Last week, the European Commission proposed increasing opportunities for young people in the UK and Europe to work and study in each other’s territory. This involved granting them a four-year visa, subject to certain conditions.

It would also have reopened the door to a mutual reduction in tuition fees. Within the EU, citizens essentially pay the same tuition fees as home students, regardless of which member state they study in: a German studying in the Netherlands pays the same as a Dutch student and vice versa. Under the terms of the proposal, this could once again have applied to students from the UK.


The Guardian was one of several newspapers to welcome the proposal as “a breakthrough” and a major concession by the European Union. But now it has been rejected out of hand. Britain’s Conservative government has dismissed the proposal and even the opposition Labour Party sees no future in it.

They believe the European proposal is not in keeping with the principles of Brexit. UK politicians view it as a partial return to free movement within the EU, one of the main themes rejected by pro-Brexit voters.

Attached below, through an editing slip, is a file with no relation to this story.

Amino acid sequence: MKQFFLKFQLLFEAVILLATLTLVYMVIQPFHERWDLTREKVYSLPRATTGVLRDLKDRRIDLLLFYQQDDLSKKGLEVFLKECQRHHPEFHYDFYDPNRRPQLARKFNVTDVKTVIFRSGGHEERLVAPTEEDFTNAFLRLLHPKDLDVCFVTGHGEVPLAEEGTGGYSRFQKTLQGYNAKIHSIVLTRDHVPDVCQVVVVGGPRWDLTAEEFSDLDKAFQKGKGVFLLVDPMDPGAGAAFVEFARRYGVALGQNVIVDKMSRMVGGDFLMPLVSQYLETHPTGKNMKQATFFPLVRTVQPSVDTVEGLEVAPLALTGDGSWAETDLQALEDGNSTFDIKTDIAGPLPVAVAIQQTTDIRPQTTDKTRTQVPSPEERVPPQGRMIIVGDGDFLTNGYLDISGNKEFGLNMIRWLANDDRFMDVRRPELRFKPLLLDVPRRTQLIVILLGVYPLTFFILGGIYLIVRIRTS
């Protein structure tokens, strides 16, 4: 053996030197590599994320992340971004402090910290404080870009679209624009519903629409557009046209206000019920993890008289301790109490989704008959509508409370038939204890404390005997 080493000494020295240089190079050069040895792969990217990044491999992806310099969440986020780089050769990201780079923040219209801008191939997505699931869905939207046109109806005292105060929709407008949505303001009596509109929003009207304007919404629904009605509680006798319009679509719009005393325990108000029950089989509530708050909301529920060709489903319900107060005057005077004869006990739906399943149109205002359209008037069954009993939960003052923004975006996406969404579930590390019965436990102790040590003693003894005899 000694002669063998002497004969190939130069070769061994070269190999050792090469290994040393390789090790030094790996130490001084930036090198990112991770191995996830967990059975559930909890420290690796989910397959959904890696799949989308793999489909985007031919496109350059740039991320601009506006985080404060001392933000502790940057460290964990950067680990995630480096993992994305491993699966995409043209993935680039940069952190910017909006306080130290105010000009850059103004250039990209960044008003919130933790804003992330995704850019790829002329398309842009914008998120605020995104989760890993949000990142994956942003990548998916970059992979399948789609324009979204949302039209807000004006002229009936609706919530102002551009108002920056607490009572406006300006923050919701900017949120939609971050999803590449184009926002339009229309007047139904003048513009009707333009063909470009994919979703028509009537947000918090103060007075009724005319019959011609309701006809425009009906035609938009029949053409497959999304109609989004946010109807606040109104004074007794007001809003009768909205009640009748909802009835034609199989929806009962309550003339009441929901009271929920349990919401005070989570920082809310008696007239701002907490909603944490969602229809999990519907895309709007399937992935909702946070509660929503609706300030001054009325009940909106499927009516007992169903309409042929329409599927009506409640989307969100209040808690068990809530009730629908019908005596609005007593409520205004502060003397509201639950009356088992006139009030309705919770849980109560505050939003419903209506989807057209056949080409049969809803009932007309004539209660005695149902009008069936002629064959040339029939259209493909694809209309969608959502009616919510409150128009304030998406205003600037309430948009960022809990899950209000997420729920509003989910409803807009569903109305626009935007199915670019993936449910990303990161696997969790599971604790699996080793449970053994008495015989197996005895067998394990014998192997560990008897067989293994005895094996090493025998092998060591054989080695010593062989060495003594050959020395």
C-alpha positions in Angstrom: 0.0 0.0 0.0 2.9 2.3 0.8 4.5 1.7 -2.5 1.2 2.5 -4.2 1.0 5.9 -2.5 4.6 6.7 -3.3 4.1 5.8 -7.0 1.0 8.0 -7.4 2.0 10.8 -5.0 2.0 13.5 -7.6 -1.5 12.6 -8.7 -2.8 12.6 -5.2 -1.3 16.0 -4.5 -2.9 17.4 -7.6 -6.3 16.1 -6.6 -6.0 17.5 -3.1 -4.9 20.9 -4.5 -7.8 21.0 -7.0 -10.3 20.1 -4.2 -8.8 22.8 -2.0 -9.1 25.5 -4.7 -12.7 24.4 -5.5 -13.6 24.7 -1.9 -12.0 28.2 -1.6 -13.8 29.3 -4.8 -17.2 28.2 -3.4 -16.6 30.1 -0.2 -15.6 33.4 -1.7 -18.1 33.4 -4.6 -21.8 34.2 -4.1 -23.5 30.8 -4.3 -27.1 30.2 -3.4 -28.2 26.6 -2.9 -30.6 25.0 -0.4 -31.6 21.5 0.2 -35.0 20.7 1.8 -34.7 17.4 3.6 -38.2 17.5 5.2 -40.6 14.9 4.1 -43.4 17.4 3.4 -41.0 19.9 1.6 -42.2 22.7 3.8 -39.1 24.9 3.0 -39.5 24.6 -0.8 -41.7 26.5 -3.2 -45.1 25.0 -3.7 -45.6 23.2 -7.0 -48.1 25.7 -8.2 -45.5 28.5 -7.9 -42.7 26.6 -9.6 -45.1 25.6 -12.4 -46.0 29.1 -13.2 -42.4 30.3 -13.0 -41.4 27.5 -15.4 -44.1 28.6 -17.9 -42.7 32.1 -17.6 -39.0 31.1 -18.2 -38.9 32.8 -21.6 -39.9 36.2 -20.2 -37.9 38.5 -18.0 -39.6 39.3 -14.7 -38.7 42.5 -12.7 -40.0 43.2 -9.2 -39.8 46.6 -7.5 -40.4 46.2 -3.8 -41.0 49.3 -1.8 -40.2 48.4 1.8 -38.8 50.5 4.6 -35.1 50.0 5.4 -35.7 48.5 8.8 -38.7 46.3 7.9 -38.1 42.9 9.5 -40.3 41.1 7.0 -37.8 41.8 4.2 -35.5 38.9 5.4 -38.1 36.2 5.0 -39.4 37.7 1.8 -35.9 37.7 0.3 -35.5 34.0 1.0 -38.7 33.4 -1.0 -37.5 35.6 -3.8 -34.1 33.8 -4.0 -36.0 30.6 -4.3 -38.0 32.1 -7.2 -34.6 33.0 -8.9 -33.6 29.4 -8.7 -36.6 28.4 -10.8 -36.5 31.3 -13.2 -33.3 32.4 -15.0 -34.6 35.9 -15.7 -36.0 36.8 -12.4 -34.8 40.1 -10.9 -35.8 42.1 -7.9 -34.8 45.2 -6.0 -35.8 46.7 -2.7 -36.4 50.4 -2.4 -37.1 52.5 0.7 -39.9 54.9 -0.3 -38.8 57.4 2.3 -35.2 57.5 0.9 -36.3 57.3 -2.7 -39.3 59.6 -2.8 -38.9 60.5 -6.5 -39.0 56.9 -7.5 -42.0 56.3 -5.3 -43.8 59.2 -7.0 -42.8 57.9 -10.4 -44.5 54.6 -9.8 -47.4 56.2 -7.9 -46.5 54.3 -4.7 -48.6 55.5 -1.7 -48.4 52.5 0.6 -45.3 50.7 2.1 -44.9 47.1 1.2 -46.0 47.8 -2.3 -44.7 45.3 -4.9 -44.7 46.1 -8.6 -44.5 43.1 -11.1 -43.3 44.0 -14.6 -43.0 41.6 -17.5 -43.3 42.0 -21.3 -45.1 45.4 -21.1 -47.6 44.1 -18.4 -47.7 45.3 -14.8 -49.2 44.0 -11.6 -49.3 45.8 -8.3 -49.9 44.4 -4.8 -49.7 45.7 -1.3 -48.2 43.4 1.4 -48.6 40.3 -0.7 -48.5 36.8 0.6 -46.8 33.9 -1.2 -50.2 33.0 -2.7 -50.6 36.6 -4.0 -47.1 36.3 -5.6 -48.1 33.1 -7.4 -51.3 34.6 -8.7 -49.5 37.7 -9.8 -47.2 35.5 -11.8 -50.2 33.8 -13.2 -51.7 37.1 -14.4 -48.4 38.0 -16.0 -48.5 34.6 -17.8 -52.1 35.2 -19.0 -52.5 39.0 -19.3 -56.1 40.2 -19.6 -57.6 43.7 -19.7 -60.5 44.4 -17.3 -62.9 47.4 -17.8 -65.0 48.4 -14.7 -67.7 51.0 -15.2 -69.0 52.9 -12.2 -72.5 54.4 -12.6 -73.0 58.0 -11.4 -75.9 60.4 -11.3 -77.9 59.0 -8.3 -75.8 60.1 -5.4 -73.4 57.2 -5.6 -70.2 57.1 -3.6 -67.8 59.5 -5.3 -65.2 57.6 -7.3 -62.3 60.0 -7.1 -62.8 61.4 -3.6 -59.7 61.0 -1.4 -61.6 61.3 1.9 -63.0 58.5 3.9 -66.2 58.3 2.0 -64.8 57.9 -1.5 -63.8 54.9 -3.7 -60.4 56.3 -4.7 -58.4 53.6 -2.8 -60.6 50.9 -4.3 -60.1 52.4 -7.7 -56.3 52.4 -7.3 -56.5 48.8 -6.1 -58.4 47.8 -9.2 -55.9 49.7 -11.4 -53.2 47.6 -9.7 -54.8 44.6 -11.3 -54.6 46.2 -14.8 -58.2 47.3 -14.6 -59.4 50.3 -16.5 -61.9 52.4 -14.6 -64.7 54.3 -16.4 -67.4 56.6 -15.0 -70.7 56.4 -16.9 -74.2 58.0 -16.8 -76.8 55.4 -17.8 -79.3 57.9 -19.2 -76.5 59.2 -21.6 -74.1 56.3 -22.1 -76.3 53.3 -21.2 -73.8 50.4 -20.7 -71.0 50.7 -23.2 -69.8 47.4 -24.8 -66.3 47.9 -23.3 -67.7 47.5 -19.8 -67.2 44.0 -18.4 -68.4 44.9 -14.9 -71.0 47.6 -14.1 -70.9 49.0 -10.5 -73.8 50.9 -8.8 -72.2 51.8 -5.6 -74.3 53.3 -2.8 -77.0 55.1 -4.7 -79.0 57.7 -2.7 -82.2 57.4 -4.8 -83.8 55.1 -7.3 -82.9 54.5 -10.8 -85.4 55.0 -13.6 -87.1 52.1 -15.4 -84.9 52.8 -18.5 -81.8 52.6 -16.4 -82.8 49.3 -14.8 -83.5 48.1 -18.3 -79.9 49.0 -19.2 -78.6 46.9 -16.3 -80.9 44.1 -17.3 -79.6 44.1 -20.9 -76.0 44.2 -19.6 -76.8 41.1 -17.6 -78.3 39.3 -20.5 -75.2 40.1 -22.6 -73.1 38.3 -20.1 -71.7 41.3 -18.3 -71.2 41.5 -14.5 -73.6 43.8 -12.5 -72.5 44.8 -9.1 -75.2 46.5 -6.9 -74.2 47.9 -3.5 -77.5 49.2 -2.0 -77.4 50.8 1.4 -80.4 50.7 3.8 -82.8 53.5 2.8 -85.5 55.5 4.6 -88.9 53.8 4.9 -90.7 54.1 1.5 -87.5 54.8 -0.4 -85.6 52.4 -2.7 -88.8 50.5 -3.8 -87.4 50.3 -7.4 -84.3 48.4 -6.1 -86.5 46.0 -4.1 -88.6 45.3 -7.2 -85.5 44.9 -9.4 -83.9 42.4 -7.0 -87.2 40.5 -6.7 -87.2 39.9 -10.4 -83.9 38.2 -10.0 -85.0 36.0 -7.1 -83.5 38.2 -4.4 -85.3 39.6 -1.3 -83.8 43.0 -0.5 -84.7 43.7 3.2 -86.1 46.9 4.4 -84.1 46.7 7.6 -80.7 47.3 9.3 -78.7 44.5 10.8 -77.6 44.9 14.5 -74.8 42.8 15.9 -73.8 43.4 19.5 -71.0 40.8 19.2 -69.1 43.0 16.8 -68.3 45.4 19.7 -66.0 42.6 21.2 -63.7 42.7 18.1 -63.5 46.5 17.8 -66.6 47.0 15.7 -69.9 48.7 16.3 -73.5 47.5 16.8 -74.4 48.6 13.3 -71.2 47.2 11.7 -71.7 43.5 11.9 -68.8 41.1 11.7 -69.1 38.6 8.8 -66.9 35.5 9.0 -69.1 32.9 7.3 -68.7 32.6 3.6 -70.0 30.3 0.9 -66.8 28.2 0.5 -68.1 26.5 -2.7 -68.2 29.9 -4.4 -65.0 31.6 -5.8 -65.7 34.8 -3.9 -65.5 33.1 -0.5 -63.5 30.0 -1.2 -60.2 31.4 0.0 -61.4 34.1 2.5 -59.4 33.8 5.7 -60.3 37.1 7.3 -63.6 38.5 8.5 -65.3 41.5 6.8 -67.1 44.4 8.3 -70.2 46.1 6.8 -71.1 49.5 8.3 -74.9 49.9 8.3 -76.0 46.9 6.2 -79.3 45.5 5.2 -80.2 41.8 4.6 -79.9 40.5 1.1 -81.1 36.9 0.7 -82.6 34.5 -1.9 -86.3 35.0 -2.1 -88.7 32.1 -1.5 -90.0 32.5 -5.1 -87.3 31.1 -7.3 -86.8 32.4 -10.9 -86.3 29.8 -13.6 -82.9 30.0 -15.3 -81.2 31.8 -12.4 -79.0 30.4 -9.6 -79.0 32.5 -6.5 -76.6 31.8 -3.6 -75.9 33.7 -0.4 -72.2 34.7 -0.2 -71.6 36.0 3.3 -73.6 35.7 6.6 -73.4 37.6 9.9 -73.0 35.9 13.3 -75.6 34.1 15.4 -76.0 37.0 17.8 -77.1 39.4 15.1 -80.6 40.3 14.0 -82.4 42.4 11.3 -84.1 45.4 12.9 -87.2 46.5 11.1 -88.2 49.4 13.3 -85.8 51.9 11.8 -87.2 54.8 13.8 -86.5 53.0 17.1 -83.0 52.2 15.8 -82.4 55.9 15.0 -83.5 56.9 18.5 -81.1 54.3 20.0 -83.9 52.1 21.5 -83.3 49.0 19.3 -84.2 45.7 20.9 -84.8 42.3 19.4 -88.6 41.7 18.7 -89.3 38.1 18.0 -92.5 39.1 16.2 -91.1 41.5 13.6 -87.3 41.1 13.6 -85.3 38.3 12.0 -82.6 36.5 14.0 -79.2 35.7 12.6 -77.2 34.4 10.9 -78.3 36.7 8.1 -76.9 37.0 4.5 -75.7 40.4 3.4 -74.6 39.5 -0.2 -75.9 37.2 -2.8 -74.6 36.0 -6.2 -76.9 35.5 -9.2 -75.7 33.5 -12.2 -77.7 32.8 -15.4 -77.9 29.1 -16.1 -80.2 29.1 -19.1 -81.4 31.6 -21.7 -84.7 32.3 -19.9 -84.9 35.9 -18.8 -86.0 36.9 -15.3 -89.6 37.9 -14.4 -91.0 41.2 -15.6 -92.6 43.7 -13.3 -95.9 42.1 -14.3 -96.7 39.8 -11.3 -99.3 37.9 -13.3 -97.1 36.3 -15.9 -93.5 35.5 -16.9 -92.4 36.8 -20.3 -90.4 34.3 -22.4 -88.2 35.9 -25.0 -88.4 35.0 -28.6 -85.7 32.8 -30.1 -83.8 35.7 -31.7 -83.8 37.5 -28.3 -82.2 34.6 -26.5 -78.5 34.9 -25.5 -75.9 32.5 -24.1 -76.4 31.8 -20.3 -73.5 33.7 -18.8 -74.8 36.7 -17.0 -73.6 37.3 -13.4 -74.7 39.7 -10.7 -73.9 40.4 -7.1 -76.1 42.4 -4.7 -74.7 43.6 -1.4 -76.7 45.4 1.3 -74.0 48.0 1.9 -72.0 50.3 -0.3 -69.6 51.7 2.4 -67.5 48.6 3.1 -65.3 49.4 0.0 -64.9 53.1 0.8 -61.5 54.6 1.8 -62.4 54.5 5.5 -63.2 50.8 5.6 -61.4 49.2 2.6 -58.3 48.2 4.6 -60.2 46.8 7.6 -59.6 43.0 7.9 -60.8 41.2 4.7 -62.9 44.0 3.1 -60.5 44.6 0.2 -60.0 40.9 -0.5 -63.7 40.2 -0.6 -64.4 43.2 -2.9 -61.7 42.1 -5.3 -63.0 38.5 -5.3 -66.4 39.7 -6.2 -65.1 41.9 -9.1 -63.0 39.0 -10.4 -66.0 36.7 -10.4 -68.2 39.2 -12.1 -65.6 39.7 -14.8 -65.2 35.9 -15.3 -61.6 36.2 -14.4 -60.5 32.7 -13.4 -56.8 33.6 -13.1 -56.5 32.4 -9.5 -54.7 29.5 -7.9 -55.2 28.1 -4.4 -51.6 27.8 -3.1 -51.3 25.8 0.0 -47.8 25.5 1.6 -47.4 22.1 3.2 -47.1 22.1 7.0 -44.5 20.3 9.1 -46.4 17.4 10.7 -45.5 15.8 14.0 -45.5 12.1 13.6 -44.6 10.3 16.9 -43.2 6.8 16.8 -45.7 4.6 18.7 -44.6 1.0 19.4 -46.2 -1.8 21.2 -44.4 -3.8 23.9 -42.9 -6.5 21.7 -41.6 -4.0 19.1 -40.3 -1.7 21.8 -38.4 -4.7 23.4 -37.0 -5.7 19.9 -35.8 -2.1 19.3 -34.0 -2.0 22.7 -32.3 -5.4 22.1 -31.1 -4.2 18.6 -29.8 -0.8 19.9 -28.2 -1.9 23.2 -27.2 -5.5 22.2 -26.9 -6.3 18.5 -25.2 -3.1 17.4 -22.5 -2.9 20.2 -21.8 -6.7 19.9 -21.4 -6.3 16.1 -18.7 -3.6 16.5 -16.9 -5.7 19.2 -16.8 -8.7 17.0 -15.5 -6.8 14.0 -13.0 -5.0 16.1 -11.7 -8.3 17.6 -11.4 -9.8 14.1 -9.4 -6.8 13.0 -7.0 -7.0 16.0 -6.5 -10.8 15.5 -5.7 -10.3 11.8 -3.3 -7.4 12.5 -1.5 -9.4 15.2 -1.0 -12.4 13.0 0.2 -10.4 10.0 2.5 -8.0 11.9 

The UK appears to favour striking deals with individual European countries rather than the EU as a whole. France and the Netherlands are thought to be among the countries under consideration. For now, EU member states are continuing to close ranks on this issue: the current proposal is an all or nothing offer.


The UK has also ended participation in Europe’s Erasmus+ exchange programme, which enables students to study abroad for a limited period. However, they have set up their own equivalent.

The European Commission’s proposal was one of a series of initiatives aimed at taking the edge off Brexit. For example, the UK is now due to resume participation in the Horizon Europe research programme.

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